Ex: In A. A. Editor (Ed.),
Ex: In A. A. Editor & B. B. Editor (Eds.),
Ex: In A. A. Editor, B. B. Editor, and C. C. Editor (Eds.),
Ex: American Psychological Association.
Ex: (2006, January 31).
To Capitalize or Not to Capitalize
Ex: The psychology of affiliation: Experimental studies of the sources of gregariousness.
Journal Ex: American Journal of Psychology
Website Name Ex: Centers for Disease Control and Prevention
To Italicize or not to Italicize?
You may have noticed that some citations in APA require a description in brackets while others do not. If a description would help your reader identify the source or if the source is not typical for a research paper, such as social media or videos, then include a description in brackets after the title.
Ex: [Tweet], [Status update], [Comment], [Brochure], [Video file], [Motion picture], [Lecture notes], [Monograph], [Transcript], [Video webcast]
Journal and Magazine Articles
Ex: Volume 5, Issue 12 would be formatted: 5(12),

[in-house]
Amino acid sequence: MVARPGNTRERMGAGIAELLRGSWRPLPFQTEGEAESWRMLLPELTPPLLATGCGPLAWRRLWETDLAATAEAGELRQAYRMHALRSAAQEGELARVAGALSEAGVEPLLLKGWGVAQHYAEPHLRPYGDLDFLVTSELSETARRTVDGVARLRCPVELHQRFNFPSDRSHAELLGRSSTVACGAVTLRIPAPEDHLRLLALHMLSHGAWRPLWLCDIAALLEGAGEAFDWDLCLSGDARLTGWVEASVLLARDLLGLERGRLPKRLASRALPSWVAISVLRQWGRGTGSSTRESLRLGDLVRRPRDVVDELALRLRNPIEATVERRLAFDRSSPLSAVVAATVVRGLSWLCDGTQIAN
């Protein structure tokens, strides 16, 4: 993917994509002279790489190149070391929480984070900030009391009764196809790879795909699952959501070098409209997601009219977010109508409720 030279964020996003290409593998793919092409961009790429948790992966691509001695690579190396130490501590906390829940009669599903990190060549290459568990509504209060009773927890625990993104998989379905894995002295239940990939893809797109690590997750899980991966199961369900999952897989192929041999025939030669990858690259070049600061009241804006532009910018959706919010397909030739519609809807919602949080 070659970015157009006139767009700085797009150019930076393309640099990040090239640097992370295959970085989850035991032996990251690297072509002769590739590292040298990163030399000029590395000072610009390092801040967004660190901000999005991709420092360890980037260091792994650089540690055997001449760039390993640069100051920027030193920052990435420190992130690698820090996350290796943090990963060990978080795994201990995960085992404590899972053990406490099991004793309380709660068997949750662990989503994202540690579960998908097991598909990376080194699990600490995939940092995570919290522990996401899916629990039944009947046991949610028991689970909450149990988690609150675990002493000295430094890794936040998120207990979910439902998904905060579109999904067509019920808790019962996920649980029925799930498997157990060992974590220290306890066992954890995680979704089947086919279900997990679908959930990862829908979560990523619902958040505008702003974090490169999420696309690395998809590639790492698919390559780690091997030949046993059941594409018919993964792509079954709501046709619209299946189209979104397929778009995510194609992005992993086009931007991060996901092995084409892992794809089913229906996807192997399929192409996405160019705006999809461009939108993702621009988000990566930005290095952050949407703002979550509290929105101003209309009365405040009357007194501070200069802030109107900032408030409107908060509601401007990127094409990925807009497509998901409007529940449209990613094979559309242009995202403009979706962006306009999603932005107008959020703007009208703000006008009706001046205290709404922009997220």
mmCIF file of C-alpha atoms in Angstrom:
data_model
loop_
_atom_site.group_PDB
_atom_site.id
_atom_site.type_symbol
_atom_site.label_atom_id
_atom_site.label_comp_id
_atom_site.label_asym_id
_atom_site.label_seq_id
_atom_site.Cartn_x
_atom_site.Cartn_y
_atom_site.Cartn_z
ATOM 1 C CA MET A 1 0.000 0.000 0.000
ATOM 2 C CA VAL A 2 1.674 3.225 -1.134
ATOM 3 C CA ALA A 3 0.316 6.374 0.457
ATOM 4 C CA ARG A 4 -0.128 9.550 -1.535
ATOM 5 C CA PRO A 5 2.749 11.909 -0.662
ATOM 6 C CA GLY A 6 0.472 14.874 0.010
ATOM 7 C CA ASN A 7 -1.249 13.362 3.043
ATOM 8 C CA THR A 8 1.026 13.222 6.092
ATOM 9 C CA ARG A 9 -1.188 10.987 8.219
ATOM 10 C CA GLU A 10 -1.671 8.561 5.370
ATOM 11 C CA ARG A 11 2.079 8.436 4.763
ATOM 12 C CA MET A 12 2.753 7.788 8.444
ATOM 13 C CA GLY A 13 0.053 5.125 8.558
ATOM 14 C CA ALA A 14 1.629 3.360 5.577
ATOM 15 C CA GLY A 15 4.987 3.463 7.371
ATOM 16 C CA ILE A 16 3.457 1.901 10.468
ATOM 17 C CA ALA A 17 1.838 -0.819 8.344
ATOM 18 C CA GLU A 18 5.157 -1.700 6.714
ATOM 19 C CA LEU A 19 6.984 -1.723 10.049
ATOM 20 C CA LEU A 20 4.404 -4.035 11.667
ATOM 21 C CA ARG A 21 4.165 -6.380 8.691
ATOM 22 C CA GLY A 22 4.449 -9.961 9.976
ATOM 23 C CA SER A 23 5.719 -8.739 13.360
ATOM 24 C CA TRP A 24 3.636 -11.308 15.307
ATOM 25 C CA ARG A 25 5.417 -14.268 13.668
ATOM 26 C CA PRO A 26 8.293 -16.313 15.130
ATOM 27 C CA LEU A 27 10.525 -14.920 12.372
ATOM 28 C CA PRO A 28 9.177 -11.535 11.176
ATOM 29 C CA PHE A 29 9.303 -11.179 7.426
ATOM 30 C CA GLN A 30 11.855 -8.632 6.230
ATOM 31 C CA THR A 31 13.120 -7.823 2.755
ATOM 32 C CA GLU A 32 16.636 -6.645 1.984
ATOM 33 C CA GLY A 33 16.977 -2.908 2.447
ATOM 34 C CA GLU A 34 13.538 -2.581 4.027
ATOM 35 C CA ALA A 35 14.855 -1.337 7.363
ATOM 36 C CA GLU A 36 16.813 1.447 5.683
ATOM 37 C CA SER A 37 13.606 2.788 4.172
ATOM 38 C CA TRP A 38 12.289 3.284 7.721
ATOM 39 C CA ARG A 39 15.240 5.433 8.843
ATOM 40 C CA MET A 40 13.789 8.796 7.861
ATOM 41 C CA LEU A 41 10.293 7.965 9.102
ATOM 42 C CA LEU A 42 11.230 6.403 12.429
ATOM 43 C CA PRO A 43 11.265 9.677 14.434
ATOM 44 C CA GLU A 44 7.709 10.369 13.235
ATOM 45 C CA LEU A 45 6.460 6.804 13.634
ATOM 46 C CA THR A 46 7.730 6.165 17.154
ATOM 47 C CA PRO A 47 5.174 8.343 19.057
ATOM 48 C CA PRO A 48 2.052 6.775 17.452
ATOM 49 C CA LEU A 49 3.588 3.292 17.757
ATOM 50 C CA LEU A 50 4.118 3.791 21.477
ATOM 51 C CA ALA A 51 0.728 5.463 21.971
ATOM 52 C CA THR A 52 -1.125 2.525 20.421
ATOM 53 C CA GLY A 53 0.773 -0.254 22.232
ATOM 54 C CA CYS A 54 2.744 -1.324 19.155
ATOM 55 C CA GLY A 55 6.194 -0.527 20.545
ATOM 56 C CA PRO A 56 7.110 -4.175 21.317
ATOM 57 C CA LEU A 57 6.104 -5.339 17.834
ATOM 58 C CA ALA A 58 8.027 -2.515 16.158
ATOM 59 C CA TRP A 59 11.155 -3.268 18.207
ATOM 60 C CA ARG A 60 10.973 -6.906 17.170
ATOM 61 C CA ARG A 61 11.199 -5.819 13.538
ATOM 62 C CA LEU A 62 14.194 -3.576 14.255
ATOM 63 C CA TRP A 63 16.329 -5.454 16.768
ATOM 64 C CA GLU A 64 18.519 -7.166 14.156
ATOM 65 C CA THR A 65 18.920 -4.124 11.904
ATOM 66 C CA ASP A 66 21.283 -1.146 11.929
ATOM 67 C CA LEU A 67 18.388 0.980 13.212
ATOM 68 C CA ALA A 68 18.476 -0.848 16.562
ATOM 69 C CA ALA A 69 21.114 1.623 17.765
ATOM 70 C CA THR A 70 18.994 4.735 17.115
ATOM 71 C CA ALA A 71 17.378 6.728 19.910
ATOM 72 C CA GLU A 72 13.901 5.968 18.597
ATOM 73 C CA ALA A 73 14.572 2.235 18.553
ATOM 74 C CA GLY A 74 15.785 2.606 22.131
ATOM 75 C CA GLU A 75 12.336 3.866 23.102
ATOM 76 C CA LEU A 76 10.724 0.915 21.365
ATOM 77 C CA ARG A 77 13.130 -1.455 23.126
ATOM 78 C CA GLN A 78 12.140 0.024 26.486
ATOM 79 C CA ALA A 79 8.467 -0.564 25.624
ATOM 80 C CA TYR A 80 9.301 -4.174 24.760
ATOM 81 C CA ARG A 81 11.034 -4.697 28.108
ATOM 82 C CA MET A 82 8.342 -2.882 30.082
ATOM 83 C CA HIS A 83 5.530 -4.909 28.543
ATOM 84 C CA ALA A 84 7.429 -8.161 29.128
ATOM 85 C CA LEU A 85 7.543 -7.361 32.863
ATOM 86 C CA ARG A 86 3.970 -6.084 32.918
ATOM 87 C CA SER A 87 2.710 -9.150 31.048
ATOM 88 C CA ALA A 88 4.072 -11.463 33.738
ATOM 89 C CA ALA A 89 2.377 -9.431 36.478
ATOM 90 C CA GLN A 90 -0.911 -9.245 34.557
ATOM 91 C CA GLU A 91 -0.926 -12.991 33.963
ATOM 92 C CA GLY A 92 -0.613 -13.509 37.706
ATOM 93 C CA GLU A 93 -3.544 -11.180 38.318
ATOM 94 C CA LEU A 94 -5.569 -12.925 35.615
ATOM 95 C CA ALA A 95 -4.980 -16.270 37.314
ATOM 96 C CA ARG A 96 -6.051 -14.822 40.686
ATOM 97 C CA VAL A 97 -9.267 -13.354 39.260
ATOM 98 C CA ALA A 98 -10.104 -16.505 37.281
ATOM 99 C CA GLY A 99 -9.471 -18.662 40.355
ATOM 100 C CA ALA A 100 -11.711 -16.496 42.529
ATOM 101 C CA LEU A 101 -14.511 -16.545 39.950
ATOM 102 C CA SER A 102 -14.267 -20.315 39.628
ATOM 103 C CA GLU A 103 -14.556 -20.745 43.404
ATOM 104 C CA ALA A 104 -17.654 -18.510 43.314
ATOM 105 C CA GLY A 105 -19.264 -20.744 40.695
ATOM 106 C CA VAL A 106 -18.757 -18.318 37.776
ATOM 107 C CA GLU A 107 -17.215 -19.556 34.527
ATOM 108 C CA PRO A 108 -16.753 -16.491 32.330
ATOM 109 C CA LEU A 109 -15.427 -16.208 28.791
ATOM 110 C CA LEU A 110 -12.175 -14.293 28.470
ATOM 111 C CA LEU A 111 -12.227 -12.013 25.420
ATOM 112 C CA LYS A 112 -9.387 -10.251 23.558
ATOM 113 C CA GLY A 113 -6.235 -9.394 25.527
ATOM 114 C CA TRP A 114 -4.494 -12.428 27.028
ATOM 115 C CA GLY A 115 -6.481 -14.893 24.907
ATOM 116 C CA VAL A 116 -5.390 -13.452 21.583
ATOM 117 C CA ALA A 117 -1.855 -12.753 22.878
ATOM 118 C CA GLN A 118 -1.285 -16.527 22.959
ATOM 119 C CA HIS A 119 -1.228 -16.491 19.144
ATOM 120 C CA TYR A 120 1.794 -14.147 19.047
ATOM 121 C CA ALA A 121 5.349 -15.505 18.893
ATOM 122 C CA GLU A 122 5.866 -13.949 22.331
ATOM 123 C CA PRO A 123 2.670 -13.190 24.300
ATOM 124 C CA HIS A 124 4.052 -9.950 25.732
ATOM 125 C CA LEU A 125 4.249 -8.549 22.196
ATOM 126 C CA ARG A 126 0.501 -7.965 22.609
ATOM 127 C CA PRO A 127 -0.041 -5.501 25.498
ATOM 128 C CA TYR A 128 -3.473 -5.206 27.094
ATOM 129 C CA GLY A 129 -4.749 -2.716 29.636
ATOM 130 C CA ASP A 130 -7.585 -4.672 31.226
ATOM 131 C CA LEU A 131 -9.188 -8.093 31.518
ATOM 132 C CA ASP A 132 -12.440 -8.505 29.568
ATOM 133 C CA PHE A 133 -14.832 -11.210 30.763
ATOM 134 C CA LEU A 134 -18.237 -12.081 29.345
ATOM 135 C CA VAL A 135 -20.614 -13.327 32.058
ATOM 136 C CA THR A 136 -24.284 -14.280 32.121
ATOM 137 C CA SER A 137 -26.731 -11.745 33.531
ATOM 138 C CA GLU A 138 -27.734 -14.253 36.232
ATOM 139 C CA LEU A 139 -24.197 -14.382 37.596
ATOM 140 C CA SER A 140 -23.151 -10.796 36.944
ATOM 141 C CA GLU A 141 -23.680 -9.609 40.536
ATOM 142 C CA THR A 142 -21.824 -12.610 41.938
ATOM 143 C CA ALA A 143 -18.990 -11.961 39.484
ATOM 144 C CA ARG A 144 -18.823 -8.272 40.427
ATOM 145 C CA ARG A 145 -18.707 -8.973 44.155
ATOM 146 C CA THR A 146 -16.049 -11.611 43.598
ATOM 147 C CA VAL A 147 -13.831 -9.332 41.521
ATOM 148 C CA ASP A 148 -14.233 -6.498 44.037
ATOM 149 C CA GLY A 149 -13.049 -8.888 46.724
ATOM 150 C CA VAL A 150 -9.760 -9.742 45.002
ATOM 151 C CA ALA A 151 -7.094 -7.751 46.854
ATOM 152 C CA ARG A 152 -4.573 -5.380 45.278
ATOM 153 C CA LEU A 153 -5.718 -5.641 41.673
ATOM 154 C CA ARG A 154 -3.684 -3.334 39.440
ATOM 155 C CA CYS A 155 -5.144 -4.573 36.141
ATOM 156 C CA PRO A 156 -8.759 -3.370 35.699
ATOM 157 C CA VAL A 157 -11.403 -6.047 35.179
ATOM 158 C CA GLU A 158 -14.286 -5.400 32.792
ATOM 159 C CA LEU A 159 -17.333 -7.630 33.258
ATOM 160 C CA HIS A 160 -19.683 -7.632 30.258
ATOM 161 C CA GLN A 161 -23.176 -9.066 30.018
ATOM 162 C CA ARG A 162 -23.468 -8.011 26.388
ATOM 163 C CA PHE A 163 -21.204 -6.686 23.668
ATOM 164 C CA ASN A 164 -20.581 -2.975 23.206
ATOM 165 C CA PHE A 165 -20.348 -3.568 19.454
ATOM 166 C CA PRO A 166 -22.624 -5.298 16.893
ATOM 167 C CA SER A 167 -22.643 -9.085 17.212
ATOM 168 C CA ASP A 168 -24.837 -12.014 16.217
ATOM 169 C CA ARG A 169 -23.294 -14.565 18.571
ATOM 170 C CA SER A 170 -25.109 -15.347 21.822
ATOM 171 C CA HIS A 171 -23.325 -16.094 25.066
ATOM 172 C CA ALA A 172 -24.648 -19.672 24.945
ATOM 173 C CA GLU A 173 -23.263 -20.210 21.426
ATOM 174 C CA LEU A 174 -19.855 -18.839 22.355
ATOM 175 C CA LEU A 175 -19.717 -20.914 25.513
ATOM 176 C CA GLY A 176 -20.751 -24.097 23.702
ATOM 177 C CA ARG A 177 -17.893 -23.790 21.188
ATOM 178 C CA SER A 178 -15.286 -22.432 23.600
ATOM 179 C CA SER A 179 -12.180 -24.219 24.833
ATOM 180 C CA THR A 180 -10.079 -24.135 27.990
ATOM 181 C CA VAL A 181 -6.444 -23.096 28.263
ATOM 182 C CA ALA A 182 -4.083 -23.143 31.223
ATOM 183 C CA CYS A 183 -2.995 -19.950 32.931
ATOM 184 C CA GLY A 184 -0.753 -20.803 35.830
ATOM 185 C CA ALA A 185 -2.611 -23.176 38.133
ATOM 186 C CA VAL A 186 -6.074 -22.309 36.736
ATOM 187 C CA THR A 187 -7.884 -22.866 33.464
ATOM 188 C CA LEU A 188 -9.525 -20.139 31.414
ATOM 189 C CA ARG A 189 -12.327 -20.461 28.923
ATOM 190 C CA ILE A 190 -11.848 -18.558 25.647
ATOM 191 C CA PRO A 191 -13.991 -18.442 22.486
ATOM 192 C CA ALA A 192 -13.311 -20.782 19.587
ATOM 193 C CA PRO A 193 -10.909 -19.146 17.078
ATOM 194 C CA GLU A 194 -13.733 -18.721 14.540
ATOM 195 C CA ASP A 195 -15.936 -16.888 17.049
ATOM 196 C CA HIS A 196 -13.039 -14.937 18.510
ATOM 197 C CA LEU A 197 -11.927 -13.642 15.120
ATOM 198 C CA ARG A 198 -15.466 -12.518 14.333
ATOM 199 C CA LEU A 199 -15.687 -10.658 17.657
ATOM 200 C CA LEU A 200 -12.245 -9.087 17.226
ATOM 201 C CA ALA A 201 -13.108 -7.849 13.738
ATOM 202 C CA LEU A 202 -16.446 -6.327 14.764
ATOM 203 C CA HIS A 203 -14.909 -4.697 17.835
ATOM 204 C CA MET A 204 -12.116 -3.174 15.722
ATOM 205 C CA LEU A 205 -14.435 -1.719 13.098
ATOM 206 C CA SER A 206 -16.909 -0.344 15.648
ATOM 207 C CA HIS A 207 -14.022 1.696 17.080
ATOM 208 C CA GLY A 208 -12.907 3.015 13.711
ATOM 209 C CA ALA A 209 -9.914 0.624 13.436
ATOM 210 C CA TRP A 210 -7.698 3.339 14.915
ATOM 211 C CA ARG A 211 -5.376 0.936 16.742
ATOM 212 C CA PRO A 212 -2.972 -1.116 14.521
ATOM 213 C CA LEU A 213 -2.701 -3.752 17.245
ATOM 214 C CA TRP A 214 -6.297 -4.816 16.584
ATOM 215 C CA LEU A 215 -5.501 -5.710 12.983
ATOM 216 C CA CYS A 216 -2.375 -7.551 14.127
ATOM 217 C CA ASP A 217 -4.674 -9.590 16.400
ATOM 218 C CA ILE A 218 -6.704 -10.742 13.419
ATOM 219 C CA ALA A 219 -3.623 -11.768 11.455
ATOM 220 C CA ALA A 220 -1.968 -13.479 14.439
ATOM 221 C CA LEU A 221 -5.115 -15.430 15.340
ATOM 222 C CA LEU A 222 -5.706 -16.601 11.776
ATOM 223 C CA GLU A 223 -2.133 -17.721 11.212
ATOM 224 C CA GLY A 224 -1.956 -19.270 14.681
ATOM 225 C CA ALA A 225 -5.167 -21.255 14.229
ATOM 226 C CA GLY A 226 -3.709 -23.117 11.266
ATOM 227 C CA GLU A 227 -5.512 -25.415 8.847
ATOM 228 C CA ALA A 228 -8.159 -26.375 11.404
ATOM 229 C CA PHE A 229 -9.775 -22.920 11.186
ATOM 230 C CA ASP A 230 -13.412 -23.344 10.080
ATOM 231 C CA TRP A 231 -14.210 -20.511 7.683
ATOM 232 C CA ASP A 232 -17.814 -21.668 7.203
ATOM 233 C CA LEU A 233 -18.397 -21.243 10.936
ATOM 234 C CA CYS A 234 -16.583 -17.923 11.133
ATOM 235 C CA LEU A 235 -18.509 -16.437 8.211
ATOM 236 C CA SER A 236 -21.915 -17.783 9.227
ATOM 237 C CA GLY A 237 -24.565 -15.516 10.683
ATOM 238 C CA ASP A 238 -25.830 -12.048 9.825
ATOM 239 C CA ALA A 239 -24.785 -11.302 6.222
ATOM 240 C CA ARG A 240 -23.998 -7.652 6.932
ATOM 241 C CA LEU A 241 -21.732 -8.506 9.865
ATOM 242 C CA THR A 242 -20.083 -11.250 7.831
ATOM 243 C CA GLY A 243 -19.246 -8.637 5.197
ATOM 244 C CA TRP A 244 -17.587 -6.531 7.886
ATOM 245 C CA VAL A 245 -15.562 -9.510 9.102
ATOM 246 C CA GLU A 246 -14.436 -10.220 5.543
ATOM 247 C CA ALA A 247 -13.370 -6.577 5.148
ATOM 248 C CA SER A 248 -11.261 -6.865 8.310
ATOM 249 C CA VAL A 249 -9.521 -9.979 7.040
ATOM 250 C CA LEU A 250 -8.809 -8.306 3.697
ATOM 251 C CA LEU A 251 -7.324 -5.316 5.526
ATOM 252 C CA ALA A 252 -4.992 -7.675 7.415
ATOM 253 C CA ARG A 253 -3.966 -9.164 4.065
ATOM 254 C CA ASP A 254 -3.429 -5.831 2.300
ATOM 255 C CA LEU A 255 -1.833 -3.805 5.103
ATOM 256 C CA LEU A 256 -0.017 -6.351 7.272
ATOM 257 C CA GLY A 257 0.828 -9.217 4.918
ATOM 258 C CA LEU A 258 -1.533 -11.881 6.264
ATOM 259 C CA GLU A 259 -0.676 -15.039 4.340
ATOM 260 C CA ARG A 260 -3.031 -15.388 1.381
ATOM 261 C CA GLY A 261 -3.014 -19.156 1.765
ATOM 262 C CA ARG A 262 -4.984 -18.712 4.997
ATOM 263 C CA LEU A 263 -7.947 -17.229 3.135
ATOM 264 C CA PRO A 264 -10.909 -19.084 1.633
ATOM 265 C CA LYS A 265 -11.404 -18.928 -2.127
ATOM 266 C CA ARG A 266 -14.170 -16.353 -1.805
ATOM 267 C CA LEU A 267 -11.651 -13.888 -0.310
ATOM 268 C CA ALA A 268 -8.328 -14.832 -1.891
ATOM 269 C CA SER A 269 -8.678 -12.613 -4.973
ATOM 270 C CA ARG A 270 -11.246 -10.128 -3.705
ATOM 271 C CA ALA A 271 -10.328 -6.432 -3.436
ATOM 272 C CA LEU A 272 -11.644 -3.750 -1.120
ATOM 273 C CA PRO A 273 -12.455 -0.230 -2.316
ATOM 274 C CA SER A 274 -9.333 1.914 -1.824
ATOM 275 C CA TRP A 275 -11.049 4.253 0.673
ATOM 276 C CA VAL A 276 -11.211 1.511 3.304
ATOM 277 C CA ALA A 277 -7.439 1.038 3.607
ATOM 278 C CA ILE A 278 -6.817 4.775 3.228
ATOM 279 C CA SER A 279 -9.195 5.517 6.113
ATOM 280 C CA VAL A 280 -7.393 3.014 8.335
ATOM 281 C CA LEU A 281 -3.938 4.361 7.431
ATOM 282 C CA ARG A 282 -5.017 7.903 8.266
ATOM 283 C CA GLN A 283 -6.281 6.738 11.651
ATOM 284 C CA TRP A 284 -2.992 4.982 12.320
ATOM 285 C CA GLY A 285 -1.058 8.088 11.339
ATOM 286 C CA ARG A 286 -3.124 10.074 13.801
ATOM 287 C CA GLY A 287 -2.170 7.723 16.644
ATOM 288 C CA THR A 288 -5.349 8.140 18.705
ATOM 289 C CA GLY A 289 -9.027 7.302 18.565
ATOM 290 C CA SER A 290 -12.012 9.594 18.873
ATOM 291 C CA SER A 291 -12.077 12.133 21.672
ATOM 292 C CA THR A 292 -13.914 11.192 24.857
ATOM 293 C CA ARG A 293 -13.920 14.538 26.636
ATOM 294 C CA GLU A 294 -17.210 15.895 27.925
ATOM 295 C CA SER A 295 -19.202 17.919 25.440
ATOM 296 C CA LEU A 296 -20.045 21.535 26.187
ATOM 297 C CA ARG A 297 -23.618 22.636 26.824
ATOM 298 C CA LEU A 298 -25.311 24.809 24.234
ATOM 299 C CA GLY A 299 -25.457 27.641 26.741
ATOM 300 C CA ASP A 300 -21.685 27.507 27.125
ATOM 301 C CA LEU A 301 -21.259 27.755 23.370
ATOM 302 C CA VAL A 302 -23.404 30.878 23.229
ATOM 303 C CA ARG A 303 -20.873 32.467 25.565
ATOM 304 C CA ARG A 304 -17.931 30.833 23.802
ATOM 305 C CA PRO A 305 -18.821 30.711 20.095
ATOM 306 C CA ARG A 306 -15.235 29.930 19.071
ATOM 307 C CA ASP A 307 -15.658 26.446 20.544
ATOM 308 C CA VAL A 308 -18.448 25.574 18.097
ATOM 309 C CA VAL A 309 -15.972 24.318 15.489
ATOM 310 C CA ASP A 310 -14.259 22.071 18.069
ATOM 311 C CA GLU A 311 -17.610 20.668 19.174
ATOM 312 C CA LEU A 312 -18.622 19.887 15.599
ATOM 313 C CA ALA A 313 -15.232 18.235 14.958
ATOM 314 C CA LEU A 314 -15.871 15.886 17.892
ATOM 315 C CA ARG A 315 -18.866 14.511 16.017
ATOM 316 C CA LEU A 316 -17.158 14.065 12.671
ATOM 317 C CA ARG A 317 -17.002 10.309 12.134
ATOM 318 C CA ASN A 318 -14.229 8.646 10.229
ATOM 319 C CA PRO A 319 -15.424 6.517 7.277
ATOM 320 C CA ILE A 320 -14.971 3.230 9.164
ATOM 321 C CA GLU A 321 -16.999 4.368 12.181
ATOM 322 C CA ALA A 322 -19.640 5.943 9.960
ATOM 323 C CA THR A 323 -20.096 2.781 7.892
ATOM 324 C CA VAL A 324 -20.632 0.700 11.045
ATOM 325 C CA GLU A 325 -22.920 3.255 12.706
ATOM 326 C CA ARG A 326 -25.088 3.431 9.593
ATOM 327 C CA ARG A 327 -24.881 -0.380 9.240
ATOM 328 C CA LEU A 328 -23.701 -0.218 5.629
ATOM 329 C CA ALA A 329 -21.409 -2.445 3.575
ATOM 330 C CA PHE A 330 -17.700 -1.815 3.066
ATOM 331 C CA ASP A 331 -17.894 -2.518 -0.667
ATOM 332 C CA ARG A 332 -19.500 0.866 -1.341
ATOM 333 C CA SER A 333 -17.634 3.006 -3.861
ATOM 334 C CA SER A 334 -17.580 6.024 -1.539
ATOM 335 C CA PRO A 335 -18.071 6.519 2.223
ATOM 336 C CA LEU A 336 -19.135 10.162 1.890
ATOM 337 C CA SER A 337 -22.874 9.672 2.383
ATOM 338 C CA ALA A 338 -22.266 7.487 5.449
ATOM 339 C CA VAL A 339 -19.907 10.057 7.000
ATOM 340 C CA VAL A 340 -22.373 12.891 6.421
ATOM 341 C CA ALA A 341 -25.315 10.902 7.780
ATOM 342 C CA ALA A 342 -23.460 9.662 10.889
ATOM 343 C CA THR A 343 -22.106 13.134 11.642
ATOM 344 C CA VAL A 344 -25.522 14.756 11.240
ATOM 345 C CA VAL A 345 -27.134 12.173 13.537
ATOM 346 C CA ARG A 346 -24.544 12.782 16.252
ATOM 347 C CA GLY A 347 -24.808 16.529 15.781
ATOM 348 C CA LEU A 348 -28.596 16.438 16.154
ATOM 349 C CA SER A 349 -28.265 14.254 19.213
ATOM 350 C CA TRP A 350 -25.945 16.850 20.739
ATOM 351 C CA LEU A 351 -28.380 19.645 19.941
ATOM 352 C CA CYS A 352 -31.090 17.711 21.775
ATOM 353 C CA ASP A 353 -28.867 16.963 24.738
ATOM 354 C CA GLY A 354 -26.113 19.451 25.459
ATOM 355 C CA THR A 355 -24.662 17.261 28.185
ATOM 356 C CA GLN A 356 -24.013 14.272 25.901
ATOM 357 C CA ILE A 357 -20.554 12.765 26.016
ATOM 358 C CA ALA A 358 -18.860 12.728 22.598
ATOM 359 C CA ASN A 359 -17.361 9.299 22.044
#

Books with Volumes or Editions
Ex: (Vol. 1)
Ex: (Expanded ed.)
Ex: Oxford University Press
DOIs or Digital Object Identifiers are the preferred method for citing an electronic source. Have you ever clicked on the link to a website only to find the link was broken? DOIs are permanent urls assigned to an article to make sure a reader can always find it. They are most commonly assigned to journal articles, but sometimes ebooks, ebook chapters, and online magazine articles have them too.
Some publishers put the DOI in number only form. In this case, change the DOI into the url form with the prefix https://doi.org/
Ex: Change this: DOI:10.1037/arc0000014
To This: https://doi.org/10.1037/arc0000014
For electronic journal, magazine, and newspaper articles without DOI’s, you do not need to provide an alternative URL from the database or browser bar.
Websites do not have DOIs. If you’re citing a website you can use the full URL of the page you’re citing from.
Do no put a period after a DOI or URL.
The DOI or URL should not be hyperlinked unless your professor asks for it to be.
Need to see reference citation formatting explained in a different way? Check out this Scaffolded Reference Elements Worksheet by the American Psychological Association: